I like a clean house. He doesn’t care. What do we do?

I like a clean house. He doesn’t care. What do we do?
i like a clean house he doesn't

My question is about housework. It’s causing heaps of resentment between my boyfriend and I since we started living together six months ago. Firstly, I like a clean kitchen/house. I can’t cook if the kitchen’s messy. He is happy to let dishes pile up until there is a tsunami of dishes then, if no one else has done them, and we have not a single dish, pot or spoon left – or if I kick up a fuss and we fight about it – then and only then will he do them. On his nights to cook he’ll get takeaway for dinner so he doesn’t have to wash up and cook. In all the time we’ve lived together, he has vacuumed once. How do I get him to do his fair share? Or short of that, anything around the house? I’m all out of ideas and I was at the passive stage of doing everything rather than bothering to even fight about it, but since writing to you I haven’t touched the dishes – or anything else – and neither has he. Save us? OverIt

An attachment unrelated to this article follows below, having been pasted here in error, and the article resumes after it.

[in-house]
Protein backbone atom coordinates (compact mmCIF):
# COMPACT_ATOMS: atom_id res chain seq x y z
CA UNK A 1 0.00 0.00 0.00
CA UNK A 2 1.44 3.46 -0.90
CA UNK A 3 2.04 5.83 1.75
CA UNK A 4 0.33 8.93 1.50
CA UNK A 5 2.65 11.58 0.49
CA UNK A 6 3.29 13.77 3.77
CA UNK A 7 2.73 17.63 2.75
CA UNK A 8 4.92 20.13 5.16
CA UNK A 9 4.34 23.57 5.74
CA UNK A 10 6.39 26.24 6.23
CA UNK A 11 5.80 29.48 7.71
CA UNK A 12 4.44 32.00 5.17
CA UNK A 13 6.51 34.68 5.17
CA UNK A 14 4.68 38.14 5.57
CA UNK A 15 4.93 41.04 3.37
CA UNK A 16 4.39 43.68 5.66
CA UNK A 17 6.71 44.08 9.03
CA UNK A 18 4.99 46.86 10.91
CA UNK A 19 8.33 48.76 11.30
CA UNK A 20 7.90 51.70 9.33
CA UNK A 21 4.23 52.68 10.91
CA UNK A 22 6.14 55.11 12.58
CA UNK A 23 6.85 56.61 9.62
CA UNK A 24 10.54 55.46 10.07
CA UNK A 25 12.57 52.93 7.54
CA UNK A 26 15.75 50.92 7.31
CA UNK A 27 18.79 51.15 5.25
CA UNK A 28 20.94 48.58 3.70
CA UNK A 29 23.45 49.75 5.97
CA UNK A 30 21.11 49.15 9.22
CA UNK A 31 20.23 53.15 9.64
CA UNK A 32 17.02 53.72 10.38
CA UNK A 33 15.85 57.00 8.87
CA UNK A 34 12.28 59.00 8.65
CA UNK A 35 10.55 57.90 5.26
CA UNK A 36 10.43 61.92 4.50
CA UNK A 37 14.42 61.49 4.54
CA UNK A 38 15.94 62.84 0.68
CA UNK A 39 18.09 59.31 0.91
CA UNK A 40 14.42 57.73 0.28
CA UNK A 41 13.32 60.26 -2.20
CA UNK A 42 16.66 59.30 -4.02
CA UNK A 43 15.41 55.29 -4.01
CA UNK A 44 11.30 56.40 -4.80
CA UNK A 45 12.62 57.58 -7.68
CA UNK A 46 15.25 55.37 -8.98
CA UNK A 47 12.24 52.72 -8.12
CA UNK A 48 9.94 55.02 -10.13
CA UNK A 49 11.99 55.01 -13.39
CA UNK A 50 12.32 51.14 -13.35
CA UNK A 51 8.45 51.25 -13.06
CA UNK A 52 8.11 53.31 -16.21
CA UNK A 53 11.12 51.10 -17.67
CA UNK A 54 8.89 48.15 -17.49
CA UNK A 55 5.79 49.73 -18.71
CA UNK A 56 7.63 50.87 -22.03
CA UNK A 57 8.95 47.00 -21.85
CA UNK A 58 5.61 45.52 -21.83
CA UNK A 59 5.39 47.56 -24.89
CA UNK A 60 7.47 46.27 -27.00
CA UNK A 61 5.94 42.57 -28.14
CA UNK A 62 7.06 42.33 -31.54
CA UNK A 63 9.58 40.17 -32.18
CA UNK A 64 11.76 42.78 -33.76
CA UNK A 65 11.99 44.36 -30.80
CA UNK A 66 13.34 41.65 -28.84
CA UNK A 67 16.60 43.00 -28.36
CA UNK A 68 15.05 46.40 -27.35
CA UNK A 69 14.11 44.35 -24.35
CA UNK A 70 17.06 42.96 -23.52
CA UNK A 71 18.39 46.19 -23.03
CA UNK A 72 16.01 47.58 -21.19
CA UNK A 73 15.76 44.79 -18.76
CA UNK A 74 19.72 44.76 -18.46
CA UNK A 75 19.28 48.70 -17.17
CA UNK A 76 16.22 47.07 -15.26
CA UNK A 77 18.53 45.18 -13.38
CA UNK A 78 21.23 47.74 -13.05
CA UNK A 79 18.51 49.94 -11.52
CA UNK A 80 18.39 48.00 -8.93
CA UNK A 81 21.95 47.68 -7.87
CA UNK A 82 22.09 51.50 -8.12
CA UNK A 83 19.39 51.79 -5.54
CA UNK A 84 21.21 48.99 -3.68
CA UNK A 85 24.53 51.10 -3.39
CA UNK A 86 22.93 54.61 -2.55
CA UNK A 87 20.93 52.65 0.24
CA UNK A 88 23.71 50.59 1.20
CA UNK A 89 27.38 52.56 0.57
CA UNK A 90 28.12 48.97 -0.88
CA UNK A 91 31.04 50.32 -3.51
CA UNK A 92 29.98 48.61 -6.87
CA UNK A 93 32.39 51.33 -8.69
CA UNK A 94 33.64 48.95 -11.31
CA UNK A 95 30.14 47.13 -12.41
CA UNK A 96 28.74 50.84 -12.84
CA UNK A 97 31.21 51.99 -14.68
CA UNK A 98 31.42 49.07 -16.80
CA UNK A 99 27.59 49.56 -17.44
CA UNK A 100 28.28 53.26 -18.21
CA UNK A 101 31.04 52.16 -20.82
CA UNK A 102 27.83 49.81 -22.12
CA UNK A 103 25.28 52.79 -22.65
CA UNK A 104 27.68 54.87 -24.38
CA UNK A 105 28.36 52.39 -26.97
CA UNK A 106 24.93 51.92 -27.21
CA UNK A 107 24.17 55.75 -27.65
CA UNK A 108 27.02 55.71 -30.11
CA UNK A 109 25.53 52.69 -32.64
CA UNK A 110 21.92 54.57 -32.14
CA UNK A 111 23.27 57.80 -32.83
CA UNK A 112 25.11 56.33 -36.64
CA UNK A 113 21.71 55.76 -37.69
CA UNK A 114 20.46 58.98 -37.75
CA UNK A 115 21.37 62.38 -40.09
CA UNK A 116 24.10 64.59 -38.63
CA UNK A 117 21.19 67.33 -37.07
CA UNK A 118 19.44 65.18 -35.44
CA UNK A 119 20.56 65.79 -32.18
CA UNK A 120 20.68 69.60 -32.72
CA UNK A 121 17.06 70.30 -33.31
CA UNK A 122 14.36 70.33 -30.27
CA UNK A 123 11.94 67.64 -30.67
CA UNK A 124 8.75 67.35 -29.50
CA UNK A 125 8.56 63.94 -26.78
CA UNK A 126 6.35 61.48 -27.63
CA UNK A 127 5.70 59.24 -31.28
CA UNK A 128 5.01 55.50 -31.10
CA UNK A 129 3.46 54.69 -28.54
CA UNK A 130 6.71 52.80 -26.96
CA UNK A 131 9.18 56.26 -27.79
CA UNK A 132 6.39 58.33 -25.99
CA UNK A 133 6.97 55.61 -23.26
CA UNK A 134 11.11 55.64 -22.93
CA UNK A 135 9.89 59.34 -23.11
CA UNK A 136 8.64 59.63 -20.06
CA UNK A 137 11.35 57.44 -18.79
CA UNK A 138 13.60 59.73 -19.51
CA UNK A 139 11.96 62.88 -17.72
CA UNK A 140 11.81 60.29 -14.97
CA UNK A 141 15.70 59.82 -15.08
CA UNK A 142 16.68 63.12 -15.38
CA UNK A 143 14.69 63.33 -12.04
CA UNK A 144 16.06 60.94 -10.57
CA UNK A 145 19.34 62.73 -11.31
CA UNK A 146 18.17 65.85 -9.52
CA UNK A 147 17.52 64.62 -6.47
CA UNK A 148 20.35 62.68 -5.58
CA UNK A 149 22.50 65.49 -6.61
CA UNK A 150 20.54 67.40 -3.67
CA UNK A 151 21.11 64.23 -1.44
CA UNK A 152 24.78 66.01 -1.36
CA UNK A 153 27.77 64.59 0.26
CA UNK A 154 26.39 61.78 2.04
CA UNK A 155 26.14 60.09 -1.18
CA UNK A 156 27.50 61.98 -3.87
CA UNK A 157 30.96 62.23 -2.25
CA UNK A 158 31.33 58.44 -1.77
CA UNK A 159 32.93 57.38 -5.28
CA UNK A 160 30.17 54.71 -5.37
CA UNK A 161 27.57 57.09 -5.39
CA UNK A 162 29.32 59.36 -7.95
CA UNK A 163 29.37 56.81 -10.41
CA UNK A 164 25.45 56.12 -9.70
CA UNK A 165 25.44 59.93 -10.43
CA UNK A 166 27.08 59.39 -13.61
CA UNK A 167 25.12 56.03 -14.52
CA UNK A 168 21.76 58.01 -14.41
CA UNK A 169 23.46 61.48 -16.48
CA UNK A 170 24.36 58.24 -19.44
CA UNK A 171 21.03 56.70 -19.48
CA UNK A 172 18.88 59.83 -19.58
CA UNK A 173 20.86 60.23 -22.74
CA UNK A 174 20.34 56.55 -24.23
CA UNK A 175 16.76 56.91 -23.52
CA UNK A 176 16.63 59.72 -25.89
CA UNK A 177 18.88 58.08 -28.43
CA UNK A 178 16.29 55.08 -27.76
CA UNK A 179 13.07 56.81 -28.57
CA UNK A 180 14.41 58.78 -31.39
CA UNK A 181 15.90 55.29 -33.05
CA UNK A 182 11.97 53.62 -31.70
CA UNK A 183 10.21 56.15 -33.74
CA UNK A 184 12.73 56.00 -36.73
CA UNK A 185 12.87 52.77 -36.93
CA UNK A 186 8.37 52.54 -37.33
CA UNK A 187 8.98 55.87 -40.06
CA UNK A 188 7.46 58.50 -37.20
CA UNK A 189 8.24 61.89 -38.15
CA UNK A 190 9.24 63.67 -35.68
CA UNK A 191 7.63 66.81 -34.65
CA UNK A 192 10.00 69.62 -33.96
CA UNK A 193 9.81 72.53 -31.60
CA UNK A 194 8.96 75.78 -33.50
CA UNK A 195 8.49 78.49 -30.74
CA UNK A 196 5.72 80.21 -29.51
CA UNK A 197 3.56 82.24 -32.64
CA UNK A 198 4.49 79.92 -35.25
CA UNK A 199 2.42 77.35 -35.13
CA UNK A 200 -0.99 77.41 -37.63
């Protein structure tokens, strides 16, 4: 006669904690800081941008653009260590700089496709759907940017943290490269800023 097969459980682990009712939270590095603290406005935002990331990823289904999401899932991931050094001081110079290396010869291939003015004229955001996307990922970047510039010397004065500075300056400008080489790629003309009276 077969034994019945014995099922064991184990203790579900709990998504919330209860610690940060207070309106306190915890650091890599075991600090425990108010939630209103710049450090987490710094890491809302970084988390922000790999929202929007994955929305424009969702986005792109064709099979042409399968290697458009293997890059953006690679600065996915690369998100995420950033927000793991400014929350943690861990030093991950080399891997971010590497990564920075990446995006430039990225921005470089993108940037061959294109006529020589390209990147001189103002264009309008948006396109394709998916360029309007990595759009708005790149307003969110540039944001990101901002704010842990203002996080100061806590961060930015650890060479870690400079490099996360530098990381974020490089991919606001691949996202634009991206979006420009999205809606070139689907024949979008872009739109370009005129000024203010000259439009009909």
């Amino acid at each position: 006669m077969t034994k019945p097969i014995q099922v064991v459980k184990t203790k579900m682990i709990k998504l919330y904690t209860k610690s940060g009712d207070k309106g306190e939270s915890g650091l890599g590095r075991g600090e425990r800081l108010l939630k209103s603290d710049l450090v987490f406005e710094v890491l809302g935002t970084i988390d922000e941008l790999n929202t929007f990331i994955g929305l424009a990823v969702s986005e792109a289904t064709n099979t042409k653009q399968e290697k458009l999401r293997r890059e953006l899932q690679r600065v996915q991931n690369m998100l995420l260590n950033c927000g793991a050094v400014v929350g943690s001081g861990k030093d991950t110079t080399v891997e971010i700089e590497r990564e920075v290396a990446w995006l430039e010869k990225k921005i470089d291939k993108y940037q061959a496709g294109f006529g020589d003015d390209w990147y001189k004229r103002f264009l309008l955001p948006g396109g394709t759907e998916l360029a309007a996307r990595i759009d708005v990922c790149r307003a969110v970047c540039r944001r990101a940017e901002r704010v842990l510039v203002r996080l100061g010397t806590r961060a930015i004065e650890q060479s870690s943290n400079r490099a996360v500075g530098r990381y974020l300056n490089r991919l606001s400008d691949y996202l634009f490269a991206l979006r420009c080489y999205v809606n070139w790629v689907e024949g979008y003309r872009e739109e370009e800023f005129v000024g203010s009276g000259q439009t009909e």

I keep imagining the two of you in a Hoarders-type situation, slowly being buried by piles of dishes and empty takeaway containers! I get how you’ve landed yourself in this Mexican stand-off of sorts, but be comforted in the knowledge that many, many others have fought or are fighting the same battle at one point or another. I reckon getting someone to do their fair share comes down to values. If someone doesn’t give a crap about their living conditions, or has preconceived notions that cleaning is ‘your role’ or ‘not their job’ for whatever reason, it can be impossible very, very difficult to change them. But, you’ve got to try, and rather than taking pot-shots at his pigsty-happy ways, make it about fairness and the cleaning responsibilities you BOTH share. So. Here’s my five-point plan.